Discovery Museum to begin Phase II

Location offers river views, could serve as cultural hub

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<p>
	Faith Worthy, 7, left, and Amelia O’Ketter, 7, right, take part in the groundbreaking ceremony for the Durango Discovery Museum at the Powerhouse on Thursday afternoon. Faith is the daughter <br />
	of Joe and Debbie Worthy, and Amelia is the daughter of Jim Ketter and Ilene O’Ketter.<br />
	<br />
	 </p> Enlarge photo

STEVE LEWIS/Herald

Faith Worthy, 7, left, and Amelia O’Ketter, 7, right, take part in the groundbreaking ceremony for the Durango Discovery Museum at the Powerhouse on Thursday afternoon. Faith is the daughter
of Joe and Debbie Worthy, and Amelia is the daughter of Jim Ketter and Ilene O’Ketter.

 

Golden shovels hit the dirt and at least one trash can exploded in the name of science Thursday at the DurangoDiscovery Museum at the Powerhouse, a planned energy-themed interactive science center that should serve as the“cultural hub" of the Animas River corridor when it's completed in October, said Mayor Leigh Meigs.

“I've got to confess, I thought this wasn't going to happen," she said into the solar-powered public address system ata groundbreaking ceremony in front of about 100 people. “It turns out, I was wrong."

Meigs could have been talking about the dud liquid-nitrogen bomb prepared by “Labcoat Lexie" Wallace, the museum'seducation coordinator and possessor of perhaps the city's coolest job.

“It's not an experiment if it goes right," she told the crowd right after the bomb fizzled in a buried plastic trashcan about a quarter full of water.

Observation: The bottle had a hole in it. Analysis: Get a new bottle, and retest.

Result: Blast off.

The 50-gallon plastic drum was shredded by the skyward shot, adding depth to the term “Sudden Science," the museum'schild outreach program. Through it, Wallace visits schools, leads after-school programs and weeklong summer camps,blowing up trash cans to teach about thermodynamics and physical properties, and performing other experiments, aswell.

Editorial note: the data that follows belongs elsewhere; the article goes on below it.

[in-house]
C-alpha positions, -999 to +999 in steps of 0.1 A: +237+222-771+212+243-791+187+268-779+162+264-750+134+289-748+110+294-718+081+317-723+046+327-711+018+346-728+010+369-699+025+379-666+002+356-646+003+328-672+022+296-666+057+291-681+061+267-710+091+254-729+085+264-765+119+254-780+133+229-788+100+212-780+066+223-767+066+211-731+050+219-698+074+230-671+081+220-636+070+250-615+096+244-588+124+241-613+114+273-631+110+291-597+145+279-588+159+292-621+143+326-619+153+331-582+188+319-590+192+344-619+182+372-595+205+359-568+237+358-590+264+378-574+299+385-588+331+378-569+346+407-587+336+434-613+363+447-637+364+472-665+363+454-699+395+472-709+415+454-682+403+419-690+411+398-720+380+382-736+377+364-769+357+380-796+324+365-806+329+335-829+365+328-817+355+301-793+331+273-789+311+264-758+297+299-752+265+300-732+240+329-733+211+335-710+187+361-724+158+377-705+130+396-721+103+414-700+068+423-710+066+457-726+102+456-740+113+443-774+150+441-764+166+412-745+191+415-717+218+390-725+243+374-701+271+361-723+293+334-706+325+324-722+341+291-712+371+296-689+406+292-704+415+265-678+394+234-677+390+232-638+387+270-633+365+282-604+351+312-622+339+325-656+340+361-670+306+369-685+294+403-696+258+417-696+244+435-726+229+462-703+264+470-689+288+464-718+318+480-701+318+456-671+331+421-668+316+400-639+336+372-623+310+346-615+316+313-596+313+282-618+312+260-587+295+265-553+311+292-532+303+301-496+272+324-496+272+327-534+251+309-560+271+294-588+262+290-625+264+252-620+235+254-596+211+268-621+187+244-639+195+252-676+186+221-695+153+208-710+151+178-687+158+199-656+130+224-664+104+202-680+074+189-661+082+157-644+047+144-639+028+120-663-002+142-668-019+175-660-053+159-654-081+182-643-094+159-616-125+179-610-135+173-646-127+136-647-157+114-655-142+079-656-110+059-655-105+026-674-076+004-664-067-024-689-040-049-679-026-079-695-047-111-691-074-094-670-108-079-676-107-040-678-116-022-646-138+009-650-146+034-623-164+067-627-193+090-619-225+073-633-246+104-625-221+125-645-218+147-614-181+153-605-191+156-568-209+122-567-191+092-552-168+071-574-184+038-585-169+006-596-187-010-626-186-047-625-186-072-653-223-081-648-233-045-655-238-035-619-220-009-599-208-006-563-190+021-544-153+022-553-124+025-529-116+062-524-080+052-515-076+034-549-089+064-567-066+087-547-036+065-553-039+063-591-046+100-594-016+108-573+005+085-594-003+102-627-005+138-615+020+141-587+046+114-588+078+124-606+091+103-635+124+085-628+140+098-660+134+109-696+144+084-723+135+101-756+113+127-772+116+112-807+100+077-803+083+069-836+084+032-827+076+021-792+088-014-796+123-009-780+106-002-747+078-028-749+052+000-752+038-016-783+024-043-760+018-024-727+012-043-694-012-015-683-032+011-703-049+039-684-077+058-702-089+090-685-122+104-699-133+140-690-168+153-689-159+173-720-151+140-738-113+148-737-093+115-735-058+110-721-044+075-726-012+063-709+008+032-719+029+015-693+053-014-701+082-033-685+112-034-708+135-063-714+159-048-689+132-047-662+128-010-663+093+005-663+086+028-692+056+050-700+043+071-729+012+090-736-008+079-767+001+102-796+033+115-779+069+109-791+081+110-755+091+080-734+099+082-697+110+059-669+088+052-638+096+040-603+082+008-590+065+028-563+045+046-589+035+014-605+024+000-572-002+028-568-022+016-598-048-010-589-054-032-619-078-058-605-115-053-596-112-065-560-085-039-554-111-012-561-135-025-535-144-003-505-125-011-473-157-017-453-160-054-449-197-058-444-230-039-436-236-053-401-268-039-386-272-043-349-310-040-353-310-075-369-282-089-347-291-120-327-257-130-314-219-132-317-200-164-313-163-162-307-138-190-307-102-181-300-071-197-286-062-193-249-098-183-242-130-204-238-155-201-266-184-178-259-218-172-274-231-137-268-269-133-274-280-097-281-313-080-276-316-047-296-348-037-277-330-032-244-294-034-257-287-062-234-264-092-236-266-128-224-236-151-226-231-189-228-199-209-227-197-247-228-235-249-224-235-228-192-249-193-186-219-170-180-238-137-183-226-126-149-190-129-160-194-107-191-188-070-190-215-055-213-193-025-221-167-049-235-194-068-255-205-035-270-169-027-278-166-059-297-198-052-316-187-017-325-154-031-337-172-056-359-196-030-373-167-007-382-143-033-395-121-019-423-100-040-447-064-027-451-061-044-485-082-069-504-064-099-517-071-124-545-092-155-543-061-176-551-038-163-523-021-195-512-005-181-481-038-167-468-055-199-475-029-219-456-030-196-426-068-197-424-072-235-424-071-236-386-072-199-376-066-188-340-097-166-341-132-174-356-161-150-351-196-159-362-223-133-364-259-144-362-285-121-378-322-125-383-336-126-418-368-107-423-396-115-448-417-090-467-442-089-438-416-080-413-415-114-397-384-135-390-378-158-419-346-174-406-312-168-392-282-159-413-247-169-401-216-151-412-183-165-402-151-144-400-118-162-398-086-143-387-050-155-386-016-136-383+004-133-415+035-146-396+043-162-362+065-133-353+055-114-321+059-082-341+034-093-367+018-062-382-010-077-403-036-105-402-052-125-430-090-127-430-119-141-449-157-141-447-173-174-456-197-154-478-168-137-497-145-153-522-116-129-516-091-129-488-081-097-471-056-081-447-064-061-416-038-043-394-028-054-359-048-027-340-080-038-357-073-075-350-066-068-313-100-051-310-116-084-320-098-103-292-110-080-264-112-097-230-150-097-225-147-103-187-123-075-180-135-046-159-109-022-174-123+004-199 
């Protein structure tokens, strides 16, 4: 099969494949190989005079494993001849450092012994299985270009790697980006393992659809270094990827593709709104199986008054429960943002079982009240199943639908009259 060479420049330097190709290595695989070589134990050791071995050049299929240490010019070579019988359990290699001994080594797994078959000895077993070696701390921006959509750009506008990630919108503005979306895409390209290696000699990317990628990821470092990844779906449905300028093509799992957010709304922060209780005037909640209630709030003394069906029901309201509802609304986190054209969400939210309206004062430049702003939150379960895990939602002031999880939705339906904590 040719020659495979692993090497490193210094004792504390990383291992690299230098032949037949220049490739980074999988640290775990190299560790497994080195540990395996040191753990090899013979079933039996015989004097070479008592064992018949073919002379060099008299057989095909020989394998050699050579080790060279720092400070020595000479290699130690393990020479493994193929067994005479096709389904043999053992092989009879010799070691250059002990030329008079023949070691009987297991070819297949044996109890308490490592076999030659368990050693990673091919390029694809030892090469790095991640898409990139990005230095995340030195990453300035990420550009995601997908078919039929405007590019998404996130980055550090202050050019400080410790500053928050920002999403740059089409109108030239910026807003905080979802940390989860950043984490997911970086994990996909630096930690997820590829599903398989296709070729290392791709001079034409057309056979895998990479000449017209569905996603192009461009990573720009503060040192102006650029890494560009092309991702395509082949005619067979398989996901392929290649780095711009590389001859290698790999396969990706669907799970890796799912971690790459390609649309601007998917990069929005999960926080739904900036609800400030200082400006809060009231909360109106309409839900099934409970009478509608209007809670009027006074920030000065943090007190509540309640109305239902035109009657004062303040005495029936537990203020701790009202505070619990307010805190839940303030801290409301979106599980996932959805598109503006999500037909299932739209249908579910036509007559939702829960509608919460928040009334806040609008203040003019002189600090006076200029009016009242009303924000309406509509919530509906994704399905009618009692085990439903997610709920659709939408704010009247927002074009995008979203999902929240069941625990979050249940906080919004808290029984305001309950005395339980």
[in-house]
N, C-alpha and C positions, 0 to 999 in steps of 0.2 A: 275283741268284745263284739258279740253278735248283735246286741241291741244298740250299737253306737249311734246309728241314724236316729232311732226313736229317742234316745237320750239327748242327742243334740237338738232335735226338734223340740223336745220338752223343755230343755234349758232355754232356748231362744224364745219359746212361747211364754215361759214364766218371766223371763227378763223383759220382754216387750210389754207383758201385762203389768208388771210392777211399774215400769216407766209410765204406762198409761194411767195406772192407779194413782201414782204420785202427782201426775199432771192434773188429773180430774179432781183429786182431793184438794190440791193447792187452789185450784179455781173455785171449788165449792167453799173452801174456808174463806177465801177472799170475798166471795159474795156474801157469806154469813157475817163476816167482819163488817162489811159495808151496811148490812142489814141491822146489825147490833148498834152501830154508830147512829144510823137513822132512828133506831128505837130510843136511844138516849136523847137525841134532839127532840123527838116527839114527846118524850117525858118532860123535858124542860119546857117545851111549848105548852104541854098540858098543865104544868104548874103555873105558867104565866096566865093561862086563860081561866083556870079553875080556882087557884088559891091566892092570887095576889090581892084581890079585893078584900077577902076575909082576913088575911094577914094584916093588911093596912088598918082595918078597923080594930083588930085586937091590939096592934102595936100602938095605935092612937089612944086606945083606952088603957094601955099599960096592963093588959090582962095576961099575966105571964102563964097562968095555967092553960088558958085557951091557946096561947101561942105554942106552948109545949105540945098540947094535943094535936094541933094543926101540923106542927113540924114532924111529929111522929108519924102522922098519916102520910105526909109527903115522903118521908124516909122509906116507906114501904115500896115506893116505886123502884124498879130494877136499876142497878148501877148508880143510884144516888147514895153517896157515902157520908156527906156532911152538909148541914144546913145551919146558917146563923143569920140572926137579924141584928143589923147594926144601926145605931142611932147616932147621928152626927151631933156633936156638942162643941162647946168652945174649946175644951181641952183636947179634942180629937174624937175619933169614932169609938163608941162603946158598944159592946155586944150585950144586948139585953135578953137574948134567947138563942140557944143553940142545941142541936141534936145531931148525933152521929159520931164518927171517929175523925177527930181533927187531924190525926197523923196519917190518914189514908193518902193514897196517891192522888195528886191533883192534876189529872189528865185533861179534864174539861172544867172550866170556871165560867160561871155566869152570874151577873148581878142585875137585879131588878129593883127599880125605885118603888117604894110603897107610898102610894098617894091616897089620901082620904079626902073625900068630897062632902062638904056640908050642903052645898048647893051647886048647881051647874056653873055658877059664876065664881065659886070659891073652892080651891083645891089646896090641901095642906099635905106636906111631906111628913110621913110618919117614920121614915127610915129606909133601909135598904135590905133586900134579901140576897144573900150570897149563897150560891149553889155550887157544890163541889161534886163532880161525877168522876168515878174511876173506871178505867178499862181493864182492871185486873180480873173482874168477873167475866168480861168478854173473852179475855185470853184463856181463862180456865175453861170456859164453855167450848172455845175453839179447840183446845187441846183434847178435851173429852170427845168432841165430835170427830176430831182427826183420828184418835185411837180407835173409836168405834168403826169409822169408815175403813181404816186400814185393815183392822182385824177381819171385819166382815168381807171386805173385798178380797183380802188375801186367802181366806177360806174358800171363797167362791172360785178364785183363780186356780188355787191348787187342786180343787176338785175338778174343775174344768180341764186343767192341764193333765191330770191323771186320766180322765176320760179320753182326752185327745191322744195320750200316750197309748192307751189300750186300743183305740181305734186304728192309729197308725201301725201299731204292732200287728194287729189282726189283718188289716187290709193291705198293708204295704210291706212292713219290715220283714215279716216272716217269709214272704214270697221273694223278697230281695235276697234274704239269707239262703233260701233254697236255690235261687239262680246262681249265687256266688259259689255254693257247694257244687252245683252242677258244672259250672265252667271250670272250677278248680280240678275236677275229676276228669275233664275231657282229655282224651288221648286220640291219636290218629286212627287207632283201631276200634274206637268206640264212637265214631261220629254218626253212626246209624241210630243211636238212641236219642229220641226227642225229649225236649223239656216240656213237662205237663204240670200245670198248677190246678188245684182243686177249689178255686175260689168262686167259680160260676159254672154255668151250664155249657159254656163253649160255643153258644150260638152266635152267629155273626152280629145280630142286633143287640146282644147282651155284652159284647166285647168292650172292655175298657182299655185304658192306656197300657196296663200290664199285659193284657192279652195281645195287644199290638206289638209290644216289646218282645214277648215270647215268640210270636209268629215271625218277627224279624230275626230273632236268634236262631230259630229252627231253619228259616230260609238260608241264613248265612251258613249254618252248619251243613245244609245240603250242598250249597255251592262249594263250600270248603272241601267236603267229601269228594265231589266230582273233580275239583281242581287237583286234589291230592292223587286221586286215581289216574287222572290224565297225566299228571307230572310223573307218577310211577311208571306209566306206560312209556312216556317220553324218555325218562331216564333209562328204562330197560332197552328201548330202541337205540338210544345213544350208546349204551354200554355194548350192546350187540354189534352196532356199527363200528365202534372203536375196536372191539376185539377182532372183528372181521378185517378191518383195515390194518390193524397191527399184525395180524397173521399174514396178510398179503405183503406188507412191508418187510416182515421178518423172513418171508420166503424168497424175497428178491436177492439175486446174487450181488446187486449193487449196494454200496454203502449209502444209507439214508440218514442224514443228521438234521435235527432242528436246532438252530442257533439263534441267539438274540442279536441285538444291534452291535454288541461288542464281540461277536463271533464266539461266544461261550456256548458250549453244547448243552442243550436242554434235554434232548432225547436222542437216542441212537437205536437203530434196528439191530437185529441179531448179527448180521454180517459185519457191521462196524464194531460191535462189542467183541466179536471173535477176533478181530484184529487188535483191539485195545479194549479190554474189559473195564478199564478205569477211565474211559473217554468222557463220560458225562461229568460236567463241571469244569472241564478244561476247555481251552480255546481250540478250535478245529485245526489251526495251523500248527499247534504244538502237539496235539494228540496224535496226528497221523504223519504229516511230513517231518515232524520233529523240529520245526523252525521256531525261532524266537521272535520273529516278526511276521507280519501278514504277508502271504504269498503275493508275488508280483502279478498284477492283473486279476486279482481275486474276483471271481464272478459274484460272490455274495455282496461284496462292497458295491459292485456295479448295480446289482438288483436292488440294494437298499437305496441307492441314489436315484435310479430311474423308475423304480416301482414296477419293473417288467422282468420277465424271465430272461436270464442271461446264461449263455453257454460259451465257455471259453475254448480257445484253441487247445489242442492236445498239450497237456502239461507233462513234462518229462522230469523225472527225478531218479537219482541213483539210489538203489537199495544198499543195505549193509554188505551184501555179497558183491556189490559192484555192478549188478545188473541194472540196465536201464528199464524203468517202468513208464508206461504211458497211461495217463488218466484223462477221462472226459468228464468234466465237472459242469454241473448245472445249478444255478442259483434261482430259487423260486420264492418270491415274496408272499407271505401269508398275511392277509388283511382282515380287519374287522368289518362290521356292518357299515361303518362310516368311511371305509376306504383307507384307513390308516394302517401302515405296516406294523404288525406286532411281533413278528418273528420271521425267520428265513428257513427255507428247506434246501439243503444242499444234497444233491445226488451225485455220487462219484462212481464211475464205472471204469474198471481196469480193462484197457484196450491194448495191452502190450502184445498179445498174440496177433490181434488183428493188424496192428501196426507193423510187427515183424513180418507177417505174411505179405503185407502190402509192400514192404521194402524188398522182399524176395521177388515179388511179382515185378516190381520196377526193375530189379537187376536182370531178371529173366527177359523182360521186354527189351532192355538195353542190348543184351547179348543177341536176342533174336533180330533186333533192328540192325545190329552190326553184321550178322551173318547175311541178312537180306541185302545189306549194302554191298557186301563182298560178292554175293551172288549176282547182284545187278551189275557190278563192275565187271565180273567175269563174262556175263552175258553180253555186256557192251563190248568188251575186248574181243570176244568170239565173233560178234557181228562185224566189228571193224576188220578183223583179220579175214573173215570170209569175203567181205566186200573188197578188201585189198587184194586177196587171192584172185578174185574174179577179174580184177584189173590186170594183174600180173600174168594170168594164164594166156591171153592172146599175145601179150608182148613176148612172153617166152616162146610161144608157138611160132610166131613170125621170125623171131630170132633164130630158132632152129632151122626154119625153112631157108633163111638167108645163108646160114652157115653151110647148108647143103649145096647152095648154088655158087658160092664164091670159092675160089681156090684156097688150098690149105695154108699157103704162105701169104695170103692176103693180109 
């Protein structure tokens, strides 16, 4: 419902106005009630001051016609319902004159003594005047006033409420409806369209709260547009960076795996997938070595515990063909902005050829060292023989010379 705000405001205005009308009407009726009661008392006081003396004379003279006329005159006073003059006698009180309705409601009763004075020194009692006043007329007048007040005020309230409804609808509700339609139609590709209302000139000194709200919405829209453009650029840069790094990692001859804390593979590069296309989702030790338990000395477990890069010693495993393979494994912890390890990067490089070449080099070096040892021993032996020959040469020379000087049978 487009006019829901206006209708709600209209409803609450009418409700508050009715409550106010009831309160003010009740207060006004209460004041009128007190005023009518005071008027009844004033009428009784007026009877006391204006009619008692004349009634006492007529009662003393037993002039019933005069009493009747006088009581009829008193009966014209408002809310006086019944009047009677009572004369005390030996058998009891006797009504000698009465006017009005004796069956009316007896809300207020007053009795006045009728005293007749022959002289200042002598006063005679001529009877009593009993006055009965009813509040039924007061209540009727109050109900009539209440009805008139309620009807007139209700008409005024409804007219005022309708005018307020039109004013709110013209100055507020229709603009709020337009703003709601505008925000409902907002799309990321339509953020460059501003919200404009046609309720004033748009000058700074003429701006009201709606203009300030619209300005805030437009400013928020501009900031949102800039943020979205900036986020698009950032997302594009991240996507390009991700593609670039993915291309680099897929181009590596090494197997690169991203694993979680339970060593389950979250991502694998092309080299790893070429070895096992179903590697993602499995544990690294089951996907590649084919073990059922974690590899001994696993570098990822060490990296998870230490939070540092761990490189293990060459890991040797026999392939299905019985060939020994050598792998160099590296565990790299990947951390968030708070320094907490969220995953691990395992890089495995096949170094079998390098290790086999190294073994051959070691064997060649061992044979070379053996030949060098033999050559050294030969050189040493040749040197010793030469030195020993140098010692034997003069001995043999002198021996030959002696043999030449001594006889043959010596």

“It can be a daunting field," she said, while several kids clamored to know, “How'd you do that?"

Meigs was actually referring to the eight-year ride the museum has taken so far. The Durango City Council of 2002resolved to fund the project, but first, mercury and radioactive material had to be extracted from the site.

Environmental Health Specialist Mark Rudolph, with the state health department, was at the groundbreaking to announcethat the museum was on track to be “100 percent safe for kids" in time for the October opening.

“From La Plata County's perspective, this is a day we've waited to arrive for a long time," said La Plata CountyManager and self-confessed “science junkie" Shawn Nau.

Phase I included exterior renovation and the environmental remediation Rudolph helped oversee, and was completed acouple of years ago for about $1.1 million.

The museum board of directors has raised 85 percent of its funding goal for Phase II after four years, said ExecutiveMuseum Director Claire Bradshaw. The estimated cost of Phase II is $2 million.

Phase III is scheduled to start in 2013, and will include more exhibit space and possibly a planetarium-style theater.That segment will cost about $3 million.

When Phase II is complete, the Powerhouse will feature “hands-on" science exhibits that touch on the past, present andfuture of energy in America, Bradshaw said. General contractor Colorelli Construction of Durango will remodel theinterior of the Powerhouse and the nearby administrative and education building. A river-facing plaza will be builtaround the existing smokestack.

The Durango Discovery Museum currently operates in a packed attic space at the Durango Arts Center.

The museum will close on June 18 and move to the new location by October. Bradshaw expects foot traffic to double, fromabout 15,000 visits per year at the 1,500-square foot DAC site, to an expected 30,000 at the 5,000-square footPowerhouse.

Bradshaw said the extra visits will yield $3 million in “economic impact," in part by adding days to tourist stays.

On display were sketches of a climbable, synthetic “e-tree" planned for the Powerhouse and intended to teach aboutphotosynthesis, and a “Solar Tube" stretching from the floor to the building's high ceiling.

“It'll kind of be a chance to play with the sun," said museum Marketing Director Haz Said. “It's a piece of art, andit's scientific."

gandrews@durangoherald.com